Don’t be fooled by the cutesy appearance of the sugar-sweet sounding Heartlake City though, as this land is home to the loudest screams in the park. The somewhat tame sounding Mia’s Riding Adventure is actually a disc-o-coaster with a difference that makes the Grand National look like a gentle canter through spring meadows on a sunny day. We rode it twice - it was that much fun.

The headline event – and newly opened for 2017 – is the multi-dimensional Ninjago which is a totally immerses experience quite unlike anything else on site. The ride is the first attraction in the UK to use 4D effects of heat, smoke and wind, while riders virtually throw fire balls, shock waves, ice and lightning using nothing but their hands as they as they score points battling against snake tribes, skeleton ghosts and King of the Skulkuns. The adventure ultimately culminates by facing The Great Devourer – a giant serpent who can only be defeated by you and your family working together and demonstrating the best Spinjitzu moves. The technology is impressive, and the attraction is already proving to be one of the most – if not the most – popular rides on site.

One of the joys of Legoland though is that it is not all about the stealer line-up of rides – although they are definitely one of its biggest draws. At the very heart of the park is Miniland which to this day remains one of the most popular areas of the whole park. And it’s not hard to see why. Here you will find famous cityscapes from around the globe faithfully recreated in miniature to painstakingly detailed specs – right down to the Eurostar that makes its way from the stunning London scene under the channel to the French quarter. Such is their attention to detail that just this week Legoland builders even removed Big Ben from their three-metre high Elizabeth Tower for ‘maintenance’. But visitors only had to endure four days without its hourly chimes. Lego maintenance happily only takes a fraction of the time!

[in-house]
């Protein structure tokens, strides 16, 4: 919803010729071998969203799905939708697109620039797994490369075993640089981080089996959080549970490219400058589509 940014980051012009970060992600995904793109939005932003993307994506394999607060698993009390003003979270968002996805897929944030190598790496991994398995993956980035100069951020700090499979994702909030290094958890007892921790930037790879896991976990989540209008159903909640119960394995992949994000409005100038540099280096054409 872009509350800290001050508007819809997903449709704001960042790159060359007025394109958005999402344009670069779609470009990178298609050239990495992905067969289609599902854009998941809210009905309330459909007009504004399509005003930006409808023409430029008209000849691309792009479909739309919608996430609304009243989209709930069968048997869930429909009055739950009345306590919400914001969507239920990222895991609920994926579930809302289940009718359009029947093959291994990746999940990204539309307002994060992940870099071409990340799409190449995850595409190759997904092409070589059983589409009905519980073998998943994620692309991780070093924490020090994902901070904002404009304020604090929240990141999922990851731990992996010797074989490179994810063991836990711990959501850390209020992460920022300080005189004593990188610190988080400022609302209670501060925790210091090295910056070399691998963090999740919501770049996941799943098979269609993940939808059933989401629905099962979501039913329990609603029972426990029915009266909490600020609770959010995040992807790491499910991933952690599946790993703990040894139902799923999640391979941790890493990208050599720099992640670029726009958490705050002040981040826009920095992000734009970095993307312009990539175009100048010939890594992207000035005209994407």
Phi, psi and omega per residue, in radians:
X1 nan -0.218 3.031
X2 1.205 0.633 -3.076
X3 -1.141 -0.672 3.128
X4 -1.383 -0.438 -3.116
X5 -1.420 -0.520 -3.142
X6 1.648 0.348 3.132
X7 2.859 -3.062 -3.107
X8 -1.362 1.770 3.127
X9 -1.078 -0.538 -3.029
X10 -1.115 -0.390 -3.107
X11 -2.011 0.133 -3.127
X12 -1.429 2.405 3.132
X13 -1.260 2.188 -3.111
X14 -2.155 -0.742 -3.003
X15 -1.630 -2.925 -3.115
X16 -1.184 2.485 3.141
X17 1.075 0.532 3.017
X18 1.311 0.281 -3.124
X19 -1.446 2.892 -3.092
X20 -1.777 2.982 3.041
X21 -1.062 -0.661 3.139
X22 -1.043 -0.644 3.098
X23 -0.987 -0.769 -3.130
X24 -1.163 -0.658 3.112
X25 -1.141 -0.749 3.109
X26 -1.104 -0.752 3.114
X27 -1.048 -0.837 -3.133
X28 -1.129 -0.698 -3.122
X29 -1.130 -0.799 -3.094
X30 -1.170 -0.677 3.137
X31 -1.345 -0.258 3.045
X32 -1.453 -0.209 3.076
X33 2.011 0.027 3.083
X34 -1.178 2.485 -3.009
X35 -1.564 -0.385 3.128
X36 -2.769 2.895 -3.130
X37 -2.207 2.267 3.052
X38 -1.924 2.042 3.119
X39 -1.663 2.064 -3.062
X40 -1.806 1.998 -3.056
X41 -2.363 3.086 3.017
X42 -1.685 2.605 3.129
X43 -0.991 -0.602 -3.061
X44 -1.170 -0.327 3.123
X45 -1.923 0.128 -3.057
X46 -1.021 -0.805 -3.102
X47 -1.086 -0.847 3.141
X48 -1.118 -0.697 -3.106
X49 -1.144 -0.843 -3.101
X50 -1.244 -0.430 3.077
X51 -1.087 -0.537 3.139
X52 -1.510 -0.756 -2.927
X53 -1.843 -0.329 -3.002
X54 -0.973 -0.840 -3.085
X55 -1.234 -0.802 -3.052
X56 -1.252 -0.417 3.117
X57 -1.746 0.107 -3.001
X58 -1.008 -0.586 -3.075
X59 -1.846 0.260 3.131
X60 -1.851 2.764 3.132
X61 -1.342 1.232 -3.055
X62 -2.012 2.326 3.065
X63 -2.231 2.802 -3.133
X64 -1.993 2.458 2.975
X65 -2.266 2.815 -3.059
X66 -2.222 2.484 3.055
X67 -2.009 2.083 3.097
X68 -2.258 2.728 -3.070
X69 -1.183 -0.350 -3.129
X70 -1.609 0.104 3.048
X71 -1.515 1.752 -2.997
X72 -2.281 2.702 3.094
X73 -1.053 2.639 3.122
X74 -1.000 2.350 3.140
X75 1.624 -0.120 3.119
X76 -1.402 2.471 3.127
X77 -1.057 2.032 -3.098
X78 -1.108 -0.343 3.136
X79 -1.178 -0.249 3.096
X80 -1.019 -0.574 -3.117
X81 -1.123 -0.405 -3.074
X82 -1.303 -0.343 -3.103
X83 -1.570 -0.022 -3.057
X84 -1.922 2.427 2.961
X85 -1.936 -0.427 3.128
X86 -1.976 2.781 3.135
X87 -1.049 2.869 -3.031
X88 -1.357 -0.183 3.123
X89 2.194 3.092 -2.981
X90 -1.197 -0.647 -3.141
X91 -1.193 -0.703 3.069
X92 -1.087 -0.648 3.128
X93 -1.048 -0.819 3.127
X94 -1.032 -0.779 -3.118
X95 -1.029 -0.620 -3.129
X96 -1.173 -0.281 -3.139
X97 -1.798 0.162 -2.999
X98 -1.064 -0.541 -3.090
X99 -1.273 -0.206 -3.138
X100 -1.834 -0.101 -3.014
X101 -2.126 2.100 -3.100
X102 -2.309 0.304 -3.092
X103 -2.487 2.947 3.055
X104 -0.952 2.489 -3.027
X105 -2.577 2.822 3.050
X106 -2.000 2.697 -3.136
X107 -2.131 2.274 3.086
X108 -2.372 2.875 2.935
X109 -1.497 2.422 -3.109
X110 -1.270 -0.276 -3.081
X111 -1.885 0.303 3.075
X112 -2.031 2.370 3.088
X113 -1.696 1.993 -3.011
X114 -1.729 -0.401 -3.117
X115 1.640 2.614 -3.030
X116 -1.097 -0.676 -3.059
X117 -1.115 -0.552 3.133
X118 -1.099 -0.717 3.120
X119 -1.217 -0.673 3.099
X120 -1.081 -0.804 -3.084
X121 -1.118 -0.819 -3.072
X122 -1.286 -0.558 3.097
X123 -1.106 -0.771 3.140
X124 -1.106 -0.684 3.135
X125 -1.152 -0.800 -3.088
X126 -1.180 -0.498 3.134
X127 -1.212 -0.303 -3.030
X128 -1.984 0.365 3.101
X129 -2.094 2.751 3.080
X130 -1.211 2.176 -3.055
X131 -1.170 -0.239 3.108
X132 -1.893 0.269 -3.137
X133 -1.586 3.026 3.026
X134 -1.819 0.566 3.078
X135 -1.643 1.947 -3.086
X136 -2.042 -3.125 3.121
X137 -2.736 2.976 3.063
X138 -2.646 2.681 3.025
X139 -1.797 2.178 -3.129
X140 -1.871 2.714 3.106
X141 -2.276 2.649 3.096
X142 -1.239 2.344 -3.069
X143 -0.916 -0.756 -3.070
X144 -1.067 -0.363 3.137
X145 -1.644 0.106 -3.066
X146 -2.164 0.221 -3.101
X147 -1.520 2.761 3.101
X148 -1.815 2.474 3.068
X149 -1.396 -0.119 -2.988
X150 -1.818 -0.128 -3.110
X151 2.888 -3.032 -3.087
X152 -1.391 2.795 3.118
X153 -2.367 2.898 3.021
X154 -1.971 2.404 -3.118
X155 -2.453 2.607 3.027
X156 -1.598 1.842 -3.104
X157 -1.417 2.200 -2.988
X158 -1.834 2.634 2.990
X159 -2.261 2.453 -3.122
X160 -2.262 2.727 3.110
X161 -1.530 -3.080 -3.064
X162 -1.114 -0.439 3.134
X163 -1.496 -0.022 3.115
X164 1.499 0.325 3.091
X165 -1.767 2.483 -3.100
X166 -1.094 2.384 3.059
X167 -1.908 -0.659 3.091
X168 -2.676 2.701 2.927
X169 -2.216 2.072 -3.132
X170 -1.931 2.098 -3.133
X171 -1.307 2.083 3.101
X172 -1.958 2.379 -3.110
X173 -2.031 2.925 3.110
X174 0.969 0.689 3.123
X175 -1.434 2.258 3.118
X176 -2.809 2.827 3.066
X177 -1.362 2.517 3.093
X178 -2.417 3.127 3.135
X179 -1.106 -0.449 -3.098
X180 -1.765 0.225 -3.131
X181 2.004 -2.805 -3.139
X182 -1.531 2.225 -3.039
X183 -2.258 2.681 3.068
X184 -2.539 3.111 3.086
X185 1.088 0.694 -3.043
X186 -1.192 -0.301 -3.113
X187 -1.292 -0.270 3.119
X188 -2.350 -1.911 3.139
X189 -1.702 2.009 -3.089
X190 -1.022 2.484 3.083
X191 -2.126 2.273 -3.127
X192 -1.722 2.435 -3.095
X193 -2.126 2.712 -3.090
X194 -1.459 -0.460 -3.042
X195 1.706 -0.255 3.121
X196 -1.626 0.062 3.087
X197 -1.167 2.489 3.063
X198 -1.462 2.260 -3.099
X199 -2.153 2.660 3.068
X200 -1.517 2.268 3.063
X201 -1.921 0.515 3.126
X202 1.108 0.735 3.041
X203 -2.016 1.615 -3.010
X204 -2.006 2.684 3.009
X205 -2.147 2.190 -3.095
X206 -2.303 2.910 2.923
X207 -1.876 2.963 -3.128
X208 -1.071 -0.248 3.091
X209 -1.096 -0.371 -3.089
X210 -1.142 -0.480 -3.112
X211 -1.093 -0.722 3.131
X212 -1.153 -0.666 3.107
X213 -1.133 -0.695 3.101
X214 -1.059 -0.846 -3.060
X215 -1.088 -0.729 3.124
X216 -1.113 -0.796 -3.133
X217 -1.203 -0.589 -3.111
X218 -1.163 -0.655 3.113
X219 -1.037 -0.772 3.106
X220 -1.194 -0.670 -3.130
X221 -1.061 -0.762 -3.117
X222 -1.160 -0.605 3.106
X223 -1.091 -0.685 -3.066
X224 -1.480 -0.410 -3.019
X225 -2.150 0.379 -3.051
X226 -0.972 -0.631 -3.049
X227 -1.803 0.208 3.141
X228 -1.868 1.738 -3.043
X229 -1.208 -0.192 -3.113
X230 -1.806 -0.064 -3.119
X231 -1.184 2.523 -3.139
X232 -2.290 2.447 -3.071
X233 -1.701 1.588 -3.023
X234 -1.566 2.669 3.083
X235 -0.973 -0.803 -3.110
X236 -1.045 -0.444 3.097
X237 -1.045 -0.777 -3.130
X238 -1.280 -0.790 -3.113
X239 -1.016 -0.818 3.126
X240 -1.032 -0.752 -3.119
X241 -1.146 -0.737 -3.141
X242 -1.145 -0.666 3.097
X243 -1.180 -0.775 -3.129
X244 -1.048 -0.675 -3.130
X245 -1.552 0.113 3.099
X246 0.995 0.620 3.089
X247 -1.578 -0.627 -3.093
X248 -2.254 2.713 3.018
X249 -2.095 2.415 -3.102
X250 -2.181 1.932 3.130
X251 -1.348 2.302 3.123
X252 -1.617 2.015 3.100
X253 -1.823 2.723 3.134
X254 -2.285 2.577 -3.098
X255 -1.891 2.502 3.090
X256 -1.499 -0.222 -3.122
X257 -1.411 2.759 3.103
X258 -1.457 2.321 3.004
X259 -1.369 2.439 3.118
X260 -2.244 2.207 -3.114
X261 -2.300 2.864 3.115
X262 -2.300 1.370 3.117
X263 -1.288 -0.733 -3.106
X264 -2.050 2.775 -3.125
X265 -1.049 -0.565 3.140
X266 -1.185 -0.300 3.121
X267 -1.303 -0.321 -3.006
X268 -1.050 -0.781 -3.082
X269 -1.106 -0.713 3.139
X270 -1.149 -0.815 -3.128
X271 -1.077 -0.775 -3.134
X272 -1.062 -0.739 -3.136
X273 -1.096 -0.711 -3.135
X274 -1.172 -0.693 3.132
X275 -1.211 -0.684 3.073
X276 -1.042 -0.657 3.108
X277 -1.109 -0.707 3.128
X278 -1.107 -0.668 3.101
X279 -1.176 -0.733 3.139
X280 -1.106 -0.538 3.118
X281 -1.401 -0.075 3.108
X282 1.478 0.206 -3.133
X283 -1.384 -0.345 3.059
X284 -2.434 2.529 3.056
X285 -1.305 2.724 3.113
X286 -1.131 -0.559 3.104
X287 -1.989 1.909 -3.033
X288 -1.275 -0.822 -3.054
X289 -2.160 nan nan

Legoland certainly knows its target audience (those aged 3-12) but the beauty of the resort is that it appeals to anyone who has ever spent a rainy afternoon building their own kingdom out of the universally-loved colourful plastic bricks. There’s something about seeing imagination transformed into something real in front of you that reawakens your inner child.

Though thankfully, I don’t have to go back to school next week.


The newest addition to the resort is the Legoland Castle Hotel – home to 2.1million Lego bricks and 657 models. This is ultimate immersion for families wanting the full Lego experience. Here they can choose between 61 wizard or knight-themed rooms, each boasting their own Lego characters and bursting with character. Each Knight room is home to a 17kg Lego dragon which took 60 hours to build, while the Wizard rooms have their own family of three owls which took 90 hours to build. There are even hidden clues in the carpets and the walls that lead quest-followers to a safe bursting with Lego surprises.